In 1946 the couple bought a modest little home in Sanderson for $1,200. The family did without indoor plumbing until 1956, but Fred had installed a bathtub for the family on the back porch and they hauled water from a hand pump in the back yard to fill it when they bathed. Many couples married on the front porch of their home and until his death not one couple that he married had divorced.

Fred served as Baker County's Road Superintendent for 19 years. In those days it was Fred and a three-man crew who tended to all of the county's roadways, often using mule teams to pull the road graders. The church grew as Fred preached wonderful sermons at the Sanderson Congregational Holiness Church where he and Annie often sang duets together. As the children flourished and grew, Annie enjoyed her role as a minister's wife and mother. She entertained many visiting revival ministers and once hosted a missionary from India in their home.

She was an excellent seamstress. In addition to sewing for individuals she was contacted annually to make the graduation dresses for the student graduates in the black elementary school in Sanderson. For a short time she worked as a cook at the Sanderson school cafeteria. At the time, Mary Carolyn was four years old and the teachers let her sit in the first grade class with the other students while Annie worked. When she turned five, the first grade teacher, Eunice Dobson Burnett, was willing to have her stay in the class but said she would have to study the same as the other children. When the school term ended that year, Annie gave up her cafeteria job, but her bright little daughter passed easily into second grade and eventually graduated from Baker County High School at age 16.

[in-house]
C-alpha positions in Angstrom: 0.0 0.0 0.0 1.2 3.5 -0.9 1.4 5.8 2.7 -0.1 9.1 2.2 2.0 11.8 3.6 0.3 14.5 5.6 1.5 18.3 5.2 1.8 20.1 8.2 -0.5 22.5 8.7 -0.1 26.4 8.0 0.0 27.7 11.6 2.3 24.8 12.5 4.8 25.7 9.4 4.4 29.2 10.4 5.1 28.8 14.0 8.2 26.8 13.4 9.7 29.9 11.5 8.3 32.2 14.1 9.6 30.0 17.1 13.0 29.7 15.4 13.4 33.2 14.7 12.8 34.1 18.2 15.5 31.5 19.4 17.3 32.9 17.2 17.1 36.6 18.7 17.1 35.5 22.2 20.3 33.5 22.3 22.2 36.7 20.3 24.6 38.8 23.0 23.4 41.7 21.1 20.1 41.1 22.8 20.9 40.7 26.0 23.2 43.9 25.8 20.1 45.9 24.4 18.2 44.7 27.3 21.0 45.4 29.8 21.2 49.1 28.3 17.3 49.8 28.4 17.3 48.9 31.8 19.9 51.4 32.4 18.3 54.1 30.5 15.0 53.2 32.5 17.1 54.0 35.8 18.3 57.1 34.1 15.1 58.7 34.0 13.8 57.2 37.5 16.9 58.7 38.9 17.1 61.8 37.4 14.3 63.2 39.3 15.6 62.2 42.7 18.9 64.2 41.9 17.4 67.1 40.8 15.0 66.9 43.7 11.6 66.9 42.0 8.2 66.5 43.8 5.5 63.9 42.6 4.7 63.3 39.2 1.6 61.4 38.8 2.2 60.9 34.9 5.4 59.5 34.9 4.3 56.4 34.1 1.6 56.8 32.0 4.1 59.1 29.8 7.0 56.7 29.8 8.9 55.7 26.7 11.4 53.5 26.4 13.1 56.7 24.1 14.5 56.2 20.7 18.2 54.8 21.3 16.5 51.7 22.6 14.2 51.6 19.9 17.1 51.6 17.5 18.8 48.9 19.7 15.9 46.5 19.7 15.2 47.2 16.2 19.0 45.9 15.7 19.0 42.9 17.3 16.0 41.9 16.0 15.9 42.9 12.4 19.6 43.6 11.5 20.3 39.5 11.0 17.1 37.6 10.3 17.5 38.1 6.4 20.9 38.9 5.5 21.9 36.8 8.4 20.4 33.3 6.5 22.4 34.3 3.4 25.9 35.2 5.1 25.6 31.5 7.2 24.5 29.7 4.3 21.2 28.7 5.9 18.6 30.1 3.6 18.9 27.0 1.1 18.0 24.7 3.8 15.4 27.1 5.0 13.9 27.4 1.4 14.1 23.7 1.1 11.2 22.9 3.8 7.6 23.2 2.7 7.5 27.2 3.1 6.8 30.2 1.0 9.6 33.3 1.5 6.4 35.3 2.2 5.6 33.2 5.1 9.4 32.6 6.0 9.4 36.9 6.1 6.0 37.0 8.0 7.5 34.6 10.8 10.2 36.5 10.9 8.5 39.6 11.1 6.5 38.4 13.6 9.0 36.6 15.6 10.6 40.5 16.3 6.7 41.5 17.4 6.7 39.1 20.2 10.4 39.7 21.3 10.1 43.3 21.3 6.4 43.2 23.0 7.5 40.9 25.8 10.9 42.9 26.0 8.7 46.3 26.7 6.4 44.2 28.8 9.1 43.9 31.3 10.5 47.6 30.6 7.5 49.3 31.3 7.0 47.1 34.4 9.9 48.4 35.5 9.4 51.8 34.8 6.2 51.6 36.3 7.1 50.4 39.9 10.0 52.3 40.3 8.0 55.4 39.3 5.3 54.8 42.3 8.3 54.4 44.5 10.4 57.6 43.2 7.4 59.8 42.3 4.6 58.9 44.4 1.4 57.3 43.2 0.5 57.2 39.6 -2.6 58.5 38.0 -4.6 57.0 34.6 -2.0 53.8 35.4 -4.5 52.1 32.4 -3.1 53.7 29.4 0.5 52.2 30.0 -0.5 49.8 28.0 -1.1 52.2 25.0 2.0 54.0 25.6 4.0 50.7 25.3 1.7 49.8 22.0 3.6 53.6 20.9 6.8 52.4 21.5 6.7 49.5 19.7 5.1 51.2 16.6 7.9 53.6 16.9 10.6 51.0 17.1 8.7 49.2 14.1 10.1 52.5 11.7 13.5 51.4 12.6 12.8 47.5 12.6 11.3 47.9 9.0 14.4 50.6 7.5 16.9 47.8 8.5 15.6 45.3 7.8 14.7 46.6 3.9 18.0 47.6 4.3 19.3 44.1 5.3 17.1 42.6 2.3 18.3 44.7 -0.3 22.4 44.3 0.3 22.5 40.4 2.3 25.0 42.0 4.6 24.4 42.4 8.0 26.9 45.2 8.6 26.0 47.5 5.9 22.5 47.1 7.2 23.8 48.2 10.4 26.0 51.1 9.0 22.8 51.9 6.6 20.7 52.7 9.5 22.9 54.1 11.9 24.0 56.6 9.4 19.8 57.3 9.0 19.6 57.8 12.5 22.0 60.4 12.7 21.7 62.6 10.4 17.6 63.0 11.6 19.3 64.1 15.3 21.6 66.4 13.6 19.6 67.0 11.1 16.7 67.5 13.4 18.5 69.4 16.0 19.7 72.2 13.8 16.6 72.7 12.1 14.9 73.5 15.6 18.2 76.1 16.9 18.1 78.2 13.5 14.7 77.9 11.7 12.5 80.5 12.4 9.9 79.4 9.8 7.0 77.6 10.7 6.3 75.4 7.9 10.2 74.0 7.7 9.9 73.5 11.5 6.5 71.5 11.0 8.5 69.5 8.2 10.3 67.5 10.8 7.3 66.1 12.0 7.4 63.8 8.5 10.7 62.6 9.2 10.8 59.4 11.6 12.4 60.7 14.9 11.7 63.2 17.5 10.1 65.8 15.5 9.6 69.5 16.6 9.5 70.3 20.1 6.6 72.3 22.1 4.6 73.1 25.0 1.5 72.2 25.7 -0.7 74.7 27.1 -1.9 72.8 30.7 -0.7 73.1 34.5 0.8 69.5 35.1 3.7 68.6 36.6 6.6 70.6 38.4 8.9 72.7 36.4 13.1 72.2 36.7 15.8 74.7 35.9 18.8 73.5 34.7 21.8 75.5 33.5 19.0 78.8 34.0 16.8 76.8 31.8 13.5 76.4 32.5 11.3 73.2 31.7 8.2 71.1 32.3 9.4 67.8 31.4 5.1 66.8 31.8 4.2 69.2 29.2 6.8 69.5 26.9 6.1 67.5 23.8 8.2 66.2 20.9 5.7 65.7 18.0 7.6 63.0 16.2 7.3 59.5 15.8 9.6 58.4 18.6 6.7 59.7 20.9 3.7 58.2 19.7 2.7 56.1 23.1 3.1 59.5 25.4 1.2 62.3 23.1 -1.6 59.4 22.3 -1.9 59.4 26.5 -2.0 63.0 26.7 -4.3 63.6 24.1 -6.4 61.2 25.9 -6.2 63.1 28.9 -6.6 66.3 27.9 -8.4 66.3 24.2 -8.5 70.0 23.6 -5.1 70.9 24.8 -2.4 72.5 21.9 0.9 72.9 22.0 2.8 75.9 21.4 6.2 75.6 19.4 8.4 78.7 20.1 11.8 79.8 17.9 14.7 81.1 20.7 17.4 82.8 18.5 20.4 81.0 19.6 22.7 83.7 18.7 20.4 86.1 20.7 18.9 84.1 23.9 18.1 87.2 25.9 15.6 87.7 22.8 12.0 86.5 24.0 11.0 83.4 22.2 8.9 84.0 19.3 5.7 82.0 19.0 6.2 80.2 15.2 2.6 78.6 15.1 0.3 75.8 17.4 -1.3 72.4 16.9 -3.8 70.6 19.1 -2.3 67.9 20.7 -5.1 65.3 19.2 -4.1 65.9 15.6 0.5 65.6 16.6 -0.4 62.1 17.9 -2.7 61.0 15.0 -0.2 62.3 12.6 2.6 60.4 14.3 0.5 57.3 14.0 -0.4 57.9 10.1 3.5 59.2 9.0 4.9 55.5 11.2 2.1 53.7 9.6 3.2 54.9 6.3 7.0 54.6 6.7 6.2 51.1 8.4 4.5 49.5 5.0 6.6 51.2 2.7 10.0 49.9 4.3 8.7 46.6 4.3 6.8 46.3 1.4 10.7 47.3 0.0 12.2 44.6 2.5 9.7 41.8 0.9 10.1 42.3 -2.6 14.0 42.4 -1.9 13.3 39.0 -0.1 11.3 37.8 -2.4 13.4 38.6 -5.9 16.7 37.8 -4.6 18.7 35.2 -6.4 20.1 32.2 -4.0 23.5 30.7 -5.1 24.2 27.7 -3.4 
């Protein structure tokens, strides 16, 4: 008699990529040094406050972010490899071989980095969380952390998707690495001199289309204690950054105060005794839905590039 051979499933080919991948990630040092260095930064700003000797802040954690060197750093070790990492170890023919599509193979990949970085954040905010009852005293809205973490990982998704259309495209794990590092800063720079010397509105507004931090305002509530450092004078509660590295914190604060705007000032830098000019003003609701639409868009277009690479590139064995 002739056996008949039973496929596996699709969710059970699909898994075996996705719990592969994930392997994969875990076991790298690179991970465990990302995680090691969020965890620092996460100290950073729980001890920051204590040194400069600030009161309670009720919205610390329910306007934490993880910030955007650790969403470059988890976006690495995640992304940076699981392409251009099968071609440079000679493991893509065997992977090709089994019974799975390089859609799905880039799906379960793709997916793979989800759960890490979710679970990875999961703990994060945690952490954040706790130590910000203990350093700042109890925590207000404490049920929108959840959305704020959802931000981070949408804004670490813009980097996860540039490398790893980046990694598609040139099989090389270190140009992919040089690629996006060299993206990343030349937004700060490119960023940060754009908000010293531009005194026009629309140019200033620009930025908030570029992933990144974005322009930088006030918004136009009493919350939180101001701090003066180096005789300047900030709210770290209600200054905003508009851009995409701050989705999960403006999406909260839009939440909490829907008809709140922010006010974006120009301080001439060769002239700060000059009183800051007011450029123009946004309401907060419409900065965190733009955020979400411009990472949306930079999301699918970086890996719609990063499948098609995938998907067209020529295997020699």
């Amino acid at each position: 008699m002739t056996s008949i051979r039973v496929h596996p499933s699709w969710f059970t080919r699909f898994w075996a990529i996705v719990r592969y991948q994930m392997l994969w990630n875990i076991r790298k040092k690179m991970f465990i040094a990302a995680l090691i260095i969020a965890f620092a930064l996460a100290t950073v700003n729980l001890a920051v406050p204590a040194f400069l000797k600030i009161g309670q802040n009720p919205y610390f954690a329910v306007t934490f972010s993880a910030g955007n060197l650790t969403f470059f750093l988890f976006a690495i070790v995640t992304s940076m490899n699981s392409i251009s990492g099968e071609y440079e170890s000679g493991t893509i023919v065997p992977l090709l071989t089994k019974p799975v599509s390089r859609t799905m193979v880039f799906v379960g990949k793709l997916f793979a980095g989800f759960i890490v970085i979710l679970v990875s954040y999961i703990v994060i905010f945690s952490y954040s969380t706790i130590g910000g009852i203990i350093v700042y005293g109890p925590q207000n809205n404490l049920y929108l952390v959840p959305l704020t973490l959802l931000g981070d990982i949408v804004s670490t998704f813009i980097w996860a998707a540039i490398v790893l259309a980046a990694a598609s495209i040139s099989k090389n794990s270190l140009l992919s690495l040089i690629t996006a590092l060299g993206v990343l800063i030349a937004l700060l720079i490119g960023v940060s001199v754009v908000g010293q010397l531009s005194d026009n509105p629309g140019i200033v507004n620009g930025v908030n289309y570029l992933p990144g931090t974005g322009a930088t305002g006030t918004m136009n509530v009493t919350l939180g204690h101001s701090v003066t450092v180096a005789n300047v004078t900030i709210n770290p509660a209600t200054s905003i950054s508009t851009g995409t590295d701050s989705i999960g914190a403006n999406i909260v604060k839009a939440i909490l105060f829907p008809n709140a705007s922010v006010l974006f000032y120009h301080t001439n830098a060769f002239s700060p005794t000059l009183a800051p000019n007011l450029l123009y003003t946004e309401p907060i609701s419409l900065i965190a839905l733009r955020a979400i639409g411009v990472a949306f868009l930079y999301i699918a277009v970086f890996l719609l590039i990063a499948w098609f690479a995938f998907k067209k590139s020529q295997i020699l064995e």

As the Church's Superintendent in Florida, Fred was often invited to participate in revivals and deliver sermons for other Congregational Holiness churches. He worked for the county from 7 a.m. until 4 p.m.. Annie would have supper prepared when he arrived home and then the couple, with Mary Carolyn, would drive as far away as Palatka to preach, and most of the time it was late into the night when they would drive back home to Sanderson. With little sleep, Fred reported for work early the next day, and Mary Carolyn to school.

Sometimes the revivals would last as long as two weeks, but Fred would faithfully drive back and forth each day and night. There were many times when he had to pay his own travel expenses. Sometimes the church would take up a "love offering" or supplement his expenses by giving him food from member's gardens. He was dedicated to his ministry, regardless of the sacrifice.